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Calculate the following integral: $$\int_0^{\infty} \left(x-\log \left(e^x-x\right)\right) \ \mathrm{d}x.$$

For recreational purposes, I calculate several interesting integrals, and I came across this case that blocks me.

One can immediately notice that $\log \left(e^x-x\right)\sim_{+\infty} x$ (since $\lim_{x\to +\infty}\frac{x}{\log(e^x-x)}=1$). But I am unable to calculate the indefinite integral of this function or to establish the value of this improper integral in any other way.

Nevertheless, it is of course possible to calculate the result numerically ($\approx 1.15769475$) to an arbitrary precision, but I am more interested in the exact value and the method to get it.

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  • $\begingroup$ What makes you believe that this integral has an elementary antiderivative? $\endgroup$ – Xander Henderson Apr 30 '18 at 23:40
  • $\begingroup$ Well… nothing actually. I suspect it is a nonelementary integral, but I do not see how to prove it, and I am still interested in ways to evaluate this integral if they exist. $\endgroup$ – M. Misouri Apr 30 '18 at 23:47
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\begin{align} \int_{0}^{\infty} (x - \ln(e^{x} - x)) \ \mathrm{d}x &= \int_{0}^{\infty} (x - \ln(e^{x}) - \ln(1-x e^{-x}) ) \ \mathrm{d}x \\ &= - \int_{0}^{\infty} \ln(1 - x e^{-x}) \ \mathrm{d}x \\ &= \sum_{n=1}^{\infty} \frac{1}{n} \, \int_{0}^{\infty} x^{n} \, e^{-n x} \ \mathrm{d}x \\ &= \sum_{n=1}^{\infty} \frac{n!}{n^{n+2}} \approx 1.15769. \end{align}

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  • $\begingroup$ This is an incredibly slow convergence ! Almost two more terms to get one more significant figure. Cheers. $\endgroup$ – Claude Leibovici May 1 '18 at 5:54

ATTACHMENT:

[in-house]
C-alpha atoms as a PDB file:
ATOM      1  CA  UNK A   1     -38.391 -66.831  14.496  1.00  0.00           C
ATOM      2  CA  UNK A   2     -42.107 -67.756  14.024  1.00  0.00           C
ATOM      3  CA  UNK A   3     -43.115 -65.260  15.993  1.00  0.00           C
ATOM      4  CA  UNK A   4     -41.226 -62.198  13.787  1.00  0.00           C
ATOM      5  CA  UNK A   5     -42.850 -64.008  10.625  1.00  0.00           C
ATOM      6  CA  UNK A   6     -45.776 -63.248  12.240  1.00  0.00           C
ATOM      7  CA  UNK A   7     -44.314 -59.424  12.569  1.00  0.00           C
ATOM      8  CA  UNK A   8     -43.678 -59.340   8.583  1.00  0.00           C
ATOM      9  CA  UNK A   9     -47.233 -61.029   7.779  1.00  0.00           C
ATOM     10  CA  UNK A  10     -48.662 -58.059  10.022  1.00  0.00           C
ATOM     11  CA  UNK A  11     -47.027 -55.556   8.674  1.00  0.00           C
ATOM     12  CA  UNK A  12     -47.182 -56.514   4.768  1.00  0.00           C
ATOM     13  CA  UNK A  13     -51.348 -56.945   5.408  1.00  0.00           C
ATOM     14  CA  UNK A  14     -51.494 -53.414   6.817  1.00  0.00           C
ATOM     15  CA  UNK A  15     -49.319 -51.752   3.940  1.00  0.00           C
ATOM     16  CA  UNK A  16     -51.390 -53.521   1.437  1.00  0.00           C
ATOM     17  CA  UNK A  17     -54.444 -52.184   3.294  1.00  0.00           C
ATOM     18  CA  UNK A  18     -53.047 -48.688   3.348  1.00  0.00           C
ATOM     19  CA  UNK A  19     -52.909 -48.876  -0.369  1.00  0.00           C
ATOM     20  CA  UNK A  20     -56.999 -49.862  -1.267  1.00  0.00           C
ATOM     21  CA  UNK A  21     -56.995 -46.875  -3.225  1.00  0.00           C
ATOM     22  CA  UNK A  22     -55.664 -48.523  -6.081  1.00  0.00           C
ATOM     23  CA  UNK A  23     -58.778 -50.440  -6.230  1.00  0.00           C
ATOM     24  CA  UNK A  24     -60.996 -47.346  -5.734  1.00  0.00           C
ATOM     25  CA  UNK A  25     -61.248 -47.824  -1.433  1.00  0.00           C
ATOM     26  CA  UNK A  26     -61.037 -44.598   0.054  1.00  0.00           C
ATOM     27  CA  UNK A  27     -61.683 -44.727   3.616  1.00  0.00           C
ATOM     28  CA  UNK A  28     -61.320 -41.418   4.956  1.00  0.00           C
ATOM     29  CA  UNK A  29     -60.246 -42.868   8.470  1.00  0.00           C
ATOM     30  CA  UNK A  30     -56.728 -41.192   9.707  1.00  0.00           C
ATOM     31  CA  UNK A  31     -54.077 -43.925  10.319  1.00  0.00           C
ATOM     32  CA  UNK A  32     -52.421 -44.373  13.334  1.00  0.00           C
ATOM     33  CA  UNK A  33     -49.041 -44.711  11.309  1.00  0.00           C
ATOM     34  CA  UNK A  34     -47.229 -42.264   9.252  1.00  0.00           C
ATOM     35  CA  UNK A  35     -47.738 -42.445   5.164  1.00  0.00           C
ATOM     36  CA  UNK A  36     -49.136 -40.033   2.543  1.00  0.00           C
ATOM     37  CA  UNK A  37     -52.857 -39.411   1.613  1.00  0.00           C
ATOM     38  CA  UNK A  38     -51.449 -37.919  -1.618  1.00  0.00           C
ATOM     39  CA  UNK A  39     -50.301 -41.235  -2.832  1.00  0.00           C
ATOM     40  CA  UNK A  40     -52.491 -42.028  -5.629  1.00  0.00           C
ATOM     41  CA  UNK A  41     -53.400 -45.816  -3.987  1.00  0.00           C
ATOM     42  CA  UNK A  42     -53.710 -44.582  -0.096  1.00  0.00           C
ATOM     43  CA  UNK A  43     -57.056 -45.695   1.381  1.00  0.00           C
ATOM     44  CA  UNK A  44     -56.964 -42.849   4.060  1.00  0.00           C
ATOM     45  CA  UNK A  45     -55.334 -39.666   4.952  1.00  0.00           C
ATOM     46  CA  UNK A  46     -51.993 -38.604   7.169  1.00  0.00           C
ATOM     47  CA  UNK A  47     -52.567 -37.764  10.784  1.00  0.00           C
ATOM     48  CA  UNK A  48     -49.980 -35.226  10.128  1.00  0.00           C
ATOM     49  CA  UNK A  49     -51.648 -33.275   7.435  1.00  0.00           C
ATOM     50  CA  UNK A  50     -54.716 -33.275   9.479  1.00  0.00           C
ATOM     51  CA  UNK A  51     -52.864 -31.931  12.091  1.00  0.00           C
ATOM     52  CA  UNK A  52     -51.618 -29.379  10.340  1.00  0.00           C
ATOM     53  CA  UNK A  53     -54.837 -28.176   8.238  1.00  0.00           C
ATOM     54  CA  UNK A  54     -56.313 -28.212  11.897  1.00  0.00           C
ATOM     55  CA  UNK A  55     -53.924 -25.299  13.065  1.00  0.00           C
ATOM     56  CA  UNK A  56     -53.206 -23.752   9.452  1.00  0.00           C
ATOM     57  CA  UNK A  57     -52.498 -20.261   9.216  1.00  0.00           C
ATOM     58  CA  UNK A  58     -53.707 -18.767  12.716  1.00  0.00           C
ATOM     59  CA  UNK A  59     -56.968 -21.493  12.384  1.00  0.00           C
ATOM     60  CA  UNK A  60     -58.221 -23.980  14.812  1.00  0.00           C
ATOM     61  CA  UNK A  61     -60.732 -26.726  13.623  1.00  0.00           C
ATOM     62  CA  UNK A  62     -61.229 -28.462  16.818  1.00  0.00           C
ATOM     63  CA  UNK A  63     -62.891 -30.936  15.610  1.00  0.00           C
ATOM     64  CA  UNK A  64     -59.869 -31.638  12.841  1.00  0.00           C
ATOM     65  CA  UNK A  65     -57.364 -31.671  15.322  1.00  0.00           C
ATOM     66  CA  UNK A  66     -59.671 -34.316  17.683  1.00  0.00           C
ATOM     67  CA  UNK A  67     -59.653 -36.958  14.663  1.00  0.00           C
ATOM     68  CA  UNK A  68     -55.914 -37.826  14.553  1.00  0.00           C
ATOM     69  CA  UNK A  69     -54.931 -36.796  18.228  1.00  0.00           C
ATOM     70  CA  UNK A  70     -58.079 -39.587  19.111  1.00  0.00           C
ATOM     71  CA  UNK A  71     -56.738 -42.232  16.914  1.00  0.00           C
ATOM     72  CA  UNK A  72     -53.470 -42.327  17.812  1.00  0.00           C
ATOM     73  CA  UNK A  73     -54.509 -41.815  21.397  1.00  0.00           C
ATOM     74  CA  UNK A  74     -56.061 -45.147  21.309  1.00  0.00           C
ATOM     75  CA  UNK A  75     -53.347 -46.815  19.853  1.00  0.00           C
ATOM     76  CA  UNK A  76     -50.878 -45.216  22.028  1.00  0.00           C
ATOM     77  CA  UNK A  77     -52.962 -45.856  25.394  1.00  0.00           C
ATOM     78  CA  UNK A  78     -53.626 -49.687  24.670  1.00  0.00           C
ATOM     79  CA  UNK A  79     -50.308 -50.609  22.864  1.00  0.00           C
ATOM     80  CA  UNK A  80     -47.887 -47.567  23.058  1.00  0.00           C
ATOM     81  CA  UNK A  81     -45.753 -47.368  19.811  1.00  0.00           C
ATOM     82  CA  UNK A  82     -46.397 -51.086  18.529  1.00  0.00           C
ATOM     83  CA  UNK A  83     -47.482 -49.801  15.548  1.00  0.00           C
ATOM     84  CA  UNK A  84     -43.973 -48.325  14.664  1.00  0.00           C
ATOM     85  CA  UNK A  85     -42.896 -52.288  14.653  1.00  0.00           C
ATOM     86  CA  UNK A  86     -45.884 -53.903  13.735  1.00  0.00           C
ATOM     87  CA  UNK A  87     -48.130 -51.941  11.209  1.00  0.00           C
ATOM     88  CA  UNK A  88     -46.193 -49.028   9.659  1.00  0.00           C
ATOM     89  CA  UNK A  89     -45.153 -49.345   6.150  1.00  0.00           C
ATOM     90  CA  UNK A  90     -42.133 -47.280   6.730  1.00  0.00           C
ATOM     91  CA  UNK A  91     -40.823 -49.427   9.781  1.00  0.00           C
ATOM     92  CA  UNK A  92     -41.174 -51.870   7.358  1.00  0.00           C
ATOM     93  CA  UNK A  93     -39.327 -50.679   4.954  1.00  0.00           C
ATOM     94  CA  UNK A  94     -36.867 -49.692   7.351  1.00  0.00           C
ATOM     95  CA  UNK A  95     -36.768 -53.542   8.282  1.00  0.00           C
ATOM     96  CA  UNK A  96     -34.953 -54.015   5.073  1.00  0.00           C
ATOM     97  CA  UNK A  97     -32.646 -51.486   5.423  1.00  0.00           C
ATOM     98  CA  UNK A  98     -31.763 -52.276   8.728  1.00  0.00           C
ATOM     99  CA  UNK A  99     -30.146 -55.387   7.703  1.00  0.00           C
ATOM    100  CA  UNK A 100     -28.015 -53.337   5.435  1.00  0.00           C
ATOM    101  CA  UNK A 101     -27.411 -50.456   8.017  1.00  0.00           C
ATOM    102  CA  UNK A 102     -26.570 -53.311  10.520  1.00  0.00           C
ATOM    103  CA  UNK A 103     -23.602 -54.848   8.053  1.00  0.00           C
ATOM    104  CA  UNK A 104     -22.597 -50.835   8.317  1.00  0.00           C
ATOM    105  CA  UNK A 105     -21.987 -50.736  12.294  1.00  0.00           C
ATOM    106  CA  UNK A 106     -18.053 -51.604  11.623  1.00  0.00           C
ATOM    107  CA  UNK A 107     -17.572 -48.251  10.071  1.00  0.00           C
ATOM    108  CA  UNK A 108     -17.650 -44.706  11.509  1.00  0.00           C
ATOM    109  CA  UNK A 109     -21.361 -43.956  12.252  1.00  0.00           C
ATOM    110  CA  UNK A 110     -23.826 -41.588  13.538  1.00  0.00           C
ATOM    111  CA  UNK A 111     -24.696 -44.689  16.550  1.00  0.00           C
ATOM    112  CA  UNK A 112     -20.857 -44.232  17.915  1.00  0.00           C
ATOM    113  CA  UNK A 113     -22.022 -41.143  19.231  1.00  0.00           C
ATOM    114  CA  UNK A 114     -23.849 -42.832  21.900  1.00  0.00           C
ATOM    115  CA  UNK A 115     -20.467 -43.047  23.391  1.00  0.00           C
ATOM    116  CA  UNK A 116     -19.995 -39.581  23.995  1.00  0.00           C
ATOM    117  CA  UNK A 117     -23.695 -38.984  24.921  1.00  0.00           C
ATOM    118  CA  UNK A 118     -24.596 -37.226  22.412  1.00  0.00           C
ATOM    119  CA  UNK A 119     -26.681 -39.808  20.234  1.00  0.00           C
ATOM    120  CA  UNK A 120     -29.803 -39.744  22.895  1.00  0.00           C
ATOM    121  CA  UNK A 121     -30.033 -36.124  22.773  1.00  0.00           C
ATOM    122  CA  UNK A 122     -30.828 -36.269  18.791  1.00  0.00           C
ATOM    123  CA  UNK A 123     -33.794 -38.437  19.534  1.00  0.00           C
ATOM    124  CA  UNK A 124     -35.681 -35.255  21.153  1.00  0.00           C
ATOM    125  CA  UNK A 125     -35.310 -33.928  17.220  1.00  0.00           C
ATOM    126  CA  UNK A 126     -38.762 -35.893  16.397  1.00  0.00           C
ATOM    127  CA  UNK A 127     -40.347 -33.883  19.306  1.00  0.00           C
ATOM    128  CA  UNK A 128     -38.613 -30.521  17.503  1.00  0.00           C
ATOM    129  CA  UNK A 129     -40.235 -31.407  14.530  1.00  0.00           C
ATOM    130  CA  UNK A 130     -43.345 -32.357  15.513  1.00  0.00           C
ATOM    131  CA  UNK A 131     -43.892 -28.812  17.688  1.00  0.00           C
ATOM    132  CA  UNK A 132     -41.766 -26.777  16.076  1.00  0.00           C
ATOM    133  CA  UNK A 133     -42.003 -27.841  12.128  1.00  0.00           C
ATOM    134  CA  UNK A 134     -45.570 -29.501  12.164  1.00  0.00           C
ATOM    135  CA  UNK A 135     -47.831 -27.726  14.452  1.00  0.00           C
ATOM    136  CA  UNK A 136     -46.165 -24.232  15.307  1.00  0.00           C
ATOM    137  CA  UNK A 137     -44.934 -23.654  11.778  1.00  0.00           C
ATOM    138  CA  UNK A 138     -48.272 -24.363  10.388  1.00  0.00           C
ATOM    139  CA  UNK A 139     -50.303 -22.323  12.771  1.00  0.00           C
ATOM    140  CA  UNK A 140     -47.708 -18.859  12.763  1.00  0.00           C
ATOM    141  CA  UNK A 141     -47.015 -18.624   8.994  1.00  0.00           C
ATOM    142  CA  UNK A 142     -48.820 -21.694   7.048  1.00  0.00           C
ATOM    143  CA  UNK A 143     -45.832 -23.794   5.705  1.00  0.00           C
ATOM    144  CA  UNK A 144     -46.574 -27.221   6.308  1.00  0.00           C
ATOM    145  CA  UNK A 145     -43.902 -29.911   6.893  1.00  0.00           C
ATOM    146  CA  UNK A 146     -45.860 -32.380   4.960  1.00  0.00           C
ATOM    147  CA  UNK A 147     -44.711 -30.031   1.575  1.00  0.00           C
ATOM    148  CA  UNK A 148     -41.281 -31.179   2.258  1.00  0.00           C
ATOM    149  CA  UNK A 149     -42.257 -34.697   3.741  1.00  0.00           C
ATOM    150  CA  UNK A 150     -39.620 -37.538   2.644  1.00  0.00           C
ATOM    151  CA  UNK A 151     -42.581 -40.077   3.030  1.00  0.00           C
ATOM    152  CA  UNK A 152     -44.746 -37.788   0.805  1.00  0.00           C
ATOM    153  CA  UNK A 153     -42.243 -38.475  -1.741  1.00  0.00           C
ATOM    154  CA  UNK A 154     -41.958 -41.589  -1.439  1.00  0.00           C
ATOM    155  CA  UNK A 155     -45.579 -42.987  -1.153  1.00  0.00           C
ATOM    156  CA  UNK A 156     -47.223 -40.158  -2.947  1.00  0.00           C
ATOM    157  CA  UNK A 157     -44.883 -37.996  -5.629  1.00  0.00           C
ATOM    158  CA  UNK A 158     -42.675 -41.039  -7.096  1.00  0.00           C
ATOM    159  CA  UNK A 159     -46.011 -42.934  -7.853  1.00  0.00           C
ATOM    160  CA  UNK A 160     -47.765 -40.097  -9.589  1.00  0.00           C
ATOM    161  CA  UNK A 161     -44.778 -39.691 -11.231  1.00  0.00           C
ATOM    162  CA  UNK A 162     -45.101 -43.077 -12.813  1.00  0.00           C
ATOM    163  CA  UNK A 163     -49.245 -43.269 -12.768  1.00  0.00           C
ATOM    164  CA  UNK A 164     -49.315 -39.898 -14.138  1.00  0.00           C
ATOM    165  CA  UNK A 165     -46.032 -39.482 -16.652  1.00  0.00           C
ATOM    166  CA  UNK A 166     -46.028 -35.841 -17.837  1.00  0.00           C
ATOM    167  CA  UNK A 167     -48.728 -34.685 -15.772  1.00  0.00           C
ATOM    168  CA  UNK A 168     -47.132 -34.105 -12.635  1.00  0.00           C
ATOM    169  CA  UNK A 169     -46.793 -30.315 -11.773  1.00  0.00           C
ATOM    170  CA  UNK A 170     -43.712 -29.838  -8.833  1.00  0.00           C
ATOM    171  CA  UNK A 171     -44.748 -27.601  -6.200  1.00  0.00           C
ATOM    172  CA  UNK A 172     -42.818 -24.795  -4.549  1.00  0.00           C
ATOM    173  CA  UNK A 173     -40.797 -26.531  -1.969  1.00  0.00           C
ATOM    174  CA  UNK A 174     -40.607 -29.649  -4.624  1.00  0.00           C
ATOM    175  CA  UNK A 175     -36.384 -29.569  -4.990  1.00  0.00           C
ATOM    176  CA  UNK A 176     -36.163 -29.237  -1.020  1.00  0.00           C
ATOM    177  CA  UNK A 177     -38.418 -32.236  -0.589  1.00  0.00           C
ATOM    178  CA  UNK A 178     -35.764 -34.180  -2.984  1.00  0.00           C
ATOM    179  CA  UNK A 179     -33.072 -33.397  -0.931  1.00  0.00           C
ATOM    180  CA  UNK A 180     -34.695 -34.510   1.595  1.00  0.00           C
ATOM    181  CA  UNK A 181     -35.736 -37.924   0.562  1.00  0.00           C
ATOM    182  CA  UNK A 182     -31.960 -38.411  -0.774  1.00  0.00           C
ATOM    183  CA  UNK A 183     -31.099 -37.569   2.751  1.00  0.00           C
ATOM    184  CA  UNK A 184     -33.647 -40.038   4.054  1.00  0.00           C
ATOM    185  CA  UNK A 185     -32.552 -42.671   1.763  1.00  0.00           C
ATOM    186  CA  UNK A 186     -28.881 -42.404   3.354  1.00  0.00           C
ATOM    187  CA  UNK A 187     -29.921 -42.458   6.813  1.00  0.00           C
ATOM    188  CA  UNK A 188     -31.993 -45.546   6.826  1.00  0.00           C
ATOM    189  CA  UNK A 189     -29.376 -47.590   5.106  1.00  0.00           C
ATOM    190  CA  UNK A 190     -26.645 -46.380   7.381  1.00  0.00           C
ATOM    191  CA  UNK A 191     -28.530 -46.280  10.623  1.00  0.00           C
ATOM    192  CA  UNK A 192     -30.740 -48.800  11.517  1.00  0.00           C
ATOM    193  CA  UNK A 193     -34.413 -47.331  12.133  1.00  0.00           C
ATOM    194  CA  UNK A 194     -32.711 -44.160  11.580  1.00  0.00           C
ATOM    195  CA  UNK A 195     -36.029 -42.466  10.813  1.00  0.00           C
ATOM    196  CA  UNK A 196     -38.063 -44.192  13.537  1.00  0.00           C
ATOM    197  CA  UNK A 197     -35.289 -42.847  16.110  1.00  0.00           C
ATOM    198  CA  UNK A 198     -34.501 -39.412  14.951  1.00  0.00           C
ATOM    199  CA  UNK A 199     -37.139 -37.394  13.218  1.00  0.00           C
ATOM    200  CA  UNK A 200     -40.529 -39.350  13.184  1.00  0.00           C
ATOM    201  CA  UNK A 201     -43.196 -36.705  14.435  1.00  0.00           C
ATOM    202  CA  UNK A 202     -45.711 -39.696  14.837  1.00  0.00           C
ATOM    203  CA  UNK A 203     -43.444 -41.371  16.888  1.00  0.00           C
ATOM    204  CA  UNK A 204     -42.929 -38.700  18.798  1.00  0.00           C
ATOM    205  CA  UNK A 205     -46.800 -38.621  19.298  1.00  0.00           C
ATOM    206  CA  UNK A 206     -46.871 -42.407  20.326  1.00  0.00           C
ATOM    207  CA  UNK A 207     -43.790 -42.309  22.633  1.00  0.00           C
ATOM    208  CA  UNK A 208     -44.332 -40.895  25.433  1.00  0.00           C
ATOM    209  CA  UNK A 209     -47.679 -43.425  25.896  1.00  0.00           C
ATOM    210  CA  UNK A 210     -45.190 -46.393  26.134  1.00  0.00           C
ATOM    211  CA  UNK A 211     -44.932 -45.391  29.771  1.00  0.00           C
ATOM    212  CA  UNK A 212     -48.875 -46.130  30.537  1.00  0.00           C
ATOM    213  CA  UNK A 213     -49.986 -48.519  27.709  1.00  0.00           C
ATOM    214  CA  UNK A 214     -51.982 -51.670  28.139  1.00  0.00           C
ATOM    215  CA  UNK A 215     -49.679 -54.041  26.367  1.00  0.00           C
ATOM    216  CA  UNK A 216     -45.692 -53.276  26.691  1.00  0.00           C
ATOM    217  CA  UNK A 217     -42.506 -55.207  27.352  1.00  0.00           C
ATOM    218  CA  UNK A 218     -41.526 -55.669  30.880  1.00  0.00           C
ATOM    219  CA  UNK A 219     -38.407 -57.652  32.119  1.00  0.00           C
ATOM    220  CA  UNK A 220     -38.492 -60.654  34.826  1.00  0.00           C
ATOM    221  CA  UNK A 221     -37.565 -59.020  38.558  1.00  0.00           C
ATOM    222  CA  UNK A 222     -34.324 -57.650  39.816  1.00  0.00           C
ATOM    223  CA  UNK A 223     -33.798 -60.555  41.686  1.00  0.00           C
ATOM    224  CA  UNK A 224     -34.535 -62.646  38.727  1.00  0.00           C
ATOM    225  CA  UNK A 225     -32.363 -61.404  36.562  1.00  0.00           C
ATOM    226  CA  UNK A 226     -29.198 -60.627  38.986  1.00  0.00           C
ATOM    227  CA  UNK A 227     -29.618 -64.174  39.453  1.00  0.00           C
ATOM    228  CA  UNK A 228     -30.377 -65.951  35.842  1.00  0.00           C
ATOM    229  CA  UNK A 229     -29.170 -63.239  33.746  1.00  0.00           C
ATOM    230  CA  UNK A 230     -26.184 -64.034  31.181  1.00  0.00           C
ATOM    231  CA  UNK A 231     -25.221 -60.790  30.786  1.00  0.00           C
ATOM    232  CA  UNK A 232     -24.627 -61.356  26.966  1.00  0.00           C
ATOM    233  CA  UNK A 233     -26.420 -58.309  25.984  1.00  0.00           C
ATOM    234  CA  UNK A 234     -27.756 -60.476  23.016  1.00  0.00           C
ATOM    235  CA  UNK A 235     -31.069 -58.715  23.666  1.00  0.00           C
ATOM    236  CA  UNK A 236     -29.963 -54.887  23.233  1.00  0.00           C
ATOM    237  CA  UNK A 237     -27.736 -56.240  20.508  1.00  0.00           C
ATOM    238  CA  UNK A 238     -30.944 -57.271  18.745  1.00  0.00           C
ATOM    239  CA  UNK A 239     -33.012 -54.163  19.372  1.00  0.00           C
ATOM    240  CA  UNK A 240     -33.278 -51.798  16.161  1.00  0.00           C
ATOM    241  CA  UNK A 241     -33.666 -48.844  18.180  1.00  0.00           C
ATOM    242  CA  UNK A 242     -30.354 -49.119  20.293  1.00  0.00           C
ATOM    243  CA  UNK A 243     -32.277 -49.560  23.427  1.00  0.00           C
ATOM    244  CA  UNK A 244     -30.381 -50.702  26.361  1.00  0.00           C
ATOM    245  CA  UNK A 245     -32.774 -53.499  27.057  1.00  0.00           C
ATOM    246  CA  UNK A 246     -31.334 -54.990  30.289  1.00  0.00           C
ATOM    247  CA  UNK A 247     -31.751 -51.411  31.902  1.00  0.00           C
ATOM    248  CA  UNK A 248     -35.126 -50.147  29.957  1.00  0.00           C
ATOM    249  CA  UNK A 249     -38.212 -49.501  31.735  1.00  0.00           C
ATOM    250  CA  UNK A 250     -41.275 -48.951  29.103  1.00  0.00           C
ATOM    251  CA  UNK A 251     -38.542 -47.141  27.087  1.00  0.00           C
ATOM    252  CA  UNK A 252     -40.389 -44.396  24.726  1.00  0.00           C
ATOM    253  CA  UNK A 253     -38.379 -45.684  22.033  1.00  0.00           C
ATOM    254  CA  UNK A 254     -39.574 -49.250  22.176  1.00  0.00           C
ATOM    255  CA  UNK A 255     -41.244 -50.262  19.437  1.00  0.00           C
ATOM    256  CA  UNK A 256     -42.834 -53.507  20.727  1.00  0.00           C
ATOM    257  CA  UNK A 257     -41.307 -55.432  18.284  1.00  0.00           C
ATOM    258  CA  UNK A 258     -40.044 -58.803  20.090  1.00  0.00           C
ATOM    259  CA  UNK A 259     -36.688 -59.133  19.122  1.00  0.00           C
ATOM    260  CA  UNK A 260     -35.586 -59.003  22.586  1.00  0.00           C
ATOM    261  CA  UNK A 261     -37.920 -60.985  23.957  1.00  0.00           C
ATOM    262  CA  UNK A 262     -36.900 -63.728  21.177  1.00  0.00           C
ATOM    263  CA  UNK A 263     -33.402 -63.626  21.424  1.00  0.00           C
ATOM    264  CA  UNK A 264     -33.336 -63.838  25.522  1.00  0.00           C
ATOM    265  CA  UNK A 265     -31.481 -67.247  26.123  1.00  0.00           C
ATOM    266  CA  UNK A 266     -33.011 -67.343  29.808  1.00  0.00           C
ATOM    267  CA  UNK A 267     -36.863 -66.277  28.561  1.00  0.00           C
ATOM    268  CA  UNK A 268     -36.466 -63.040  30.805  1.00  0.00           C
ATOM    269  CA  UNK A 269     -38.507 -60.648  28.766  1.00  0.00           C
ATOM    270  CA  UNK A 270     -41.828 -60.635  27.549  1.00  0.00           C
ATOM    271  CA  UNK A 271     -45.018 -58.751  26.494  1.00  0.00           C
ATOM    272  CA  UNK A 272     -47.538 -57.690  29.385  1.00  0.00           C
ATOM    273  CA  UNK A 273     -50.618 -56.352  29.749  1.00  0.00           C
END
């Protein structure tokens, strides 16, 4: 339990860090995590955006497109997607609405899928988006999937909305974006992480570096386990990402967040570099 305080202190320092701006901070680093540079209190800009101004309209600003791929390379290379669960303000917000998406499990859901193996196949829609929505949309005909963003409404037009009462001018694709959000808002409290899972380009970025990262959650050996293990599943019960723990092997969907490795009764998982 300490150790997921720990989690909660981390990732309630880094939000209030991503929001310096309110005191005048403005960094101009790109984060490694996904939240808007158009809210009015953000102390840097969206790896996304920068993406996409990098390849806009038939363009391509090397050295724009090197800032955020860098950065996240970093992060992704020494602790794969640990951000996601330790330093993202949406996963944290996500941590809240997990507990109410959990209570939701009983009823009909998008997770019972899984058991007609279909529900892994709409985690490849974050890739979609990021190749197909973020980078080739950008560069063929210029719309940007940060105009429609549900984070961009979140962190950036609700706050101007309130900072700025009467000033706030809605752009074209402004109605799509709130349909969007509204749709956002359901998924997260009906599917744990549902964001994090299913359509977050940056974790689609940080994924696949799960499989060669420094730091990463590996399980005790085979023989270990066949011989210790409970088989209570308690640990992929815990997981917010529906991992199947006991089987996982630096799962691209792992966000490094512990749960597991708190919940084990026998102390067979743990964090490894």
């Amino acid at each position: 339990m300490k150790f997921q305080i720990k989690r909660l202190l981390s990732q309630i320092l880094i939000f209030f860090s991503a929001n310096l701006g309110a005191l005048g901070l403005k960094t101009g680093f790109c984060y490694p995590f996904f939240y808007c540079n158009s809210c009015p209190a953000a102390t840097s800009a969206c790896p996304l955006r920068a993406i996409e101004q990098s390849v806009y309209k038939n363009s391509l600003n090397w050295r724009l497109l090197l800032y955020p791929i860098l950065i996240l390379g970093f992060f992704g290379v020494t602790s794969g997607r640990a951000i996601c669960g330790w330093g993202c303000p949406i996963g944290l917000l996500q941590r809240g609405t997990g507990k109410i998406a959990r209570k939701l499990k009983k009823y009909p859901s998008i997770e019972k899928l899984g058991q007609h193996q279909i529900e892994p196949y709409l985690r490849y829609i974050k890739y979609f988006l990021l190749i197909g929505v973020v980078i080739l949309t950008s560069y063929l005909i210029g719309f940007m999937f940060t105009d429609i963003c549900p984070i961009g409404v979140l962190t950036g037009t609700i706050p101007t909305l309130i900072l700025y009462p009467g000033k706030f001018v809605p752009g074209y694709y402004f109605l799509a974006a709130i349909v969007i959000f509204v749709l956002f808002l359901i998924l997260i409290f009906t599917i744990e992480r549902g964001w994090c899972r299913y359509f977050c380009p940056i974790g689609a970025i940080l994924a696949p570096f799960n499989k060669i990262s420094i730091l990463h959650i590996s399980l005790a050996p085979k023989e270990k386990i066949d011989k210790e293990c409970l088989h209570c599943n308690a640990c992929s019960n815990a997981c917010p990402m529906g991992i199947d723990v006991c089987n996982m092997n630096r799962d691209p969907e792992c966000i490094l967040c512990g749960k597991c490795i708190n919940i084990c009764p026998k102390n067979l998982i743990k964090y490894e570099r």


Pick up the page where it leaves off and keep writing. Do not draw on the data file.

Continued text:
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Here is a little more general solution:

Notice that your integral is equivalent to $$-\int_0^{+\infty} \log(1-xe^{-x})\,dx$$ Now, let $$I(a)=-\int_0^{+\infty} \log(1-xe^{-ax})\,dx \qquad \text{ for } a\in\mathbb{R}^+ $$ Then,

\begin{align} I'(a)&=-\int_0^{+\infty} \frac{x^2 e^{-ax}}{1-xe^{-ax}}\,dx \\ &=-\int_0^{+\infty} x^2 e^{-ax} \sum_{n=0}^{+\infty} e^{-anx} x^n \\ &=-\sum_{n=0}^{+\infty}\int_0^{+\infty} e^{-ax(n+1)} x^{2+n} \,dx \\ &=-\sum_{n=1}^{+\infty} \int_0^{+\infty} e^{-anx} x^{n+1}\,dx \\ &=-\sum_{n=1}^{+\infty} \frac{(n+1)!}{(an)^{n+2}} \end{align} Then

\begin{align} I(a)&=C+\sum_{n=1}^{+\infty} \frac{1}{a^{n+1}(n+1)} \frac{(n+1)!}{n^{n+2}} \\ &=C+\sum_{n=1}^{+\infty} \frac{n!}{a^{n+1} n^{n+2}} \end{align}

For some constant $C$.

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Off-topic but amazing (at least to me !)

Starting from Leucippus's answer $$ I=\int_{0}^{\infty} \left(x - \ln(e^{x} - x)\right) \,dx =\sum_{n=1}^{\infty} \frac{n!}{n^{n+2}} $$ how many terms would we need to add in order to have $p$ significant figures ?

Writing $$J_k=\sum_{n=1}^{k} \frac{n!}{n^{n+2}}\implies \frac{(k+1)!}{(k+1)^{k+3}}< 10^{-p}$$ Taking logarithms, using Stirling approximation and continuing with Taylor series we have $$\log \left(\frac{(k+1)!}{(k+1)^{k+3}} \right)=-k-\frac{3 }{2}\log (k)+\frac{1}{2} \log (2 \pi )-1+O\left(\frac{1}{k}\right)$$ Since the constant term is very small $\frac{1}{2} \log (2 \pi )-1\approx -0.081 $ we can just solve for k the equation$$k+\frac{3 }{2}\log (k)=\log(10^p)\implies k=\frac 32 W\left(\frac 23 10^{(2p/3)}\right)$$ where appears Lambert function.

Since the argument is large, we can compute its value using $$W(x)=L_1-L_2+\frac{L_2}{L_1}+\frac{L_2(L_2-2)}{2L_1^2}+\frac{L_2(6-9L_2+2L_2^2)}{6L_1^3}+\cdots$$ where $L_1=\log(x)$ and $L_2=\log(L_1)$.

For a few values of $p$, the table below gives the corresponding $k$.

$$\left( \begin{array}{cc} p & k \\ 6 & 10.315 \\ 7 & 12.348 \\ 8 & 14.418 \\ 9 & 16.517 \\ 10 & 18.638 \\ 11 & 20.778 \\ 12 & 22.932 \\ 13 & 25.099 \\ 14 & 27.277 \\ 15 & 29.464 \\ 16 & 31.659 \\ 17 & 33.861 \\ 18 & 36.068 \\ 19 & 38.282 \\ 20 & 40.500 \end{array} \right)$$

Trying for $p=10$ $$J_{18}\approx 1.15769475242$$ $$J_{19}\approx 1.15769475259$$ $$J_{20}\approx 1.15769475265$$ while the infinite summation would give $$J_{\infty}\approx 1.15769475268$$

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  • $\begingroup$ Interesting! My question was for recreational purposes, so this answer is not that off-topic. $\endgroup$ – M. Misouri May 1 '18 at 10:11

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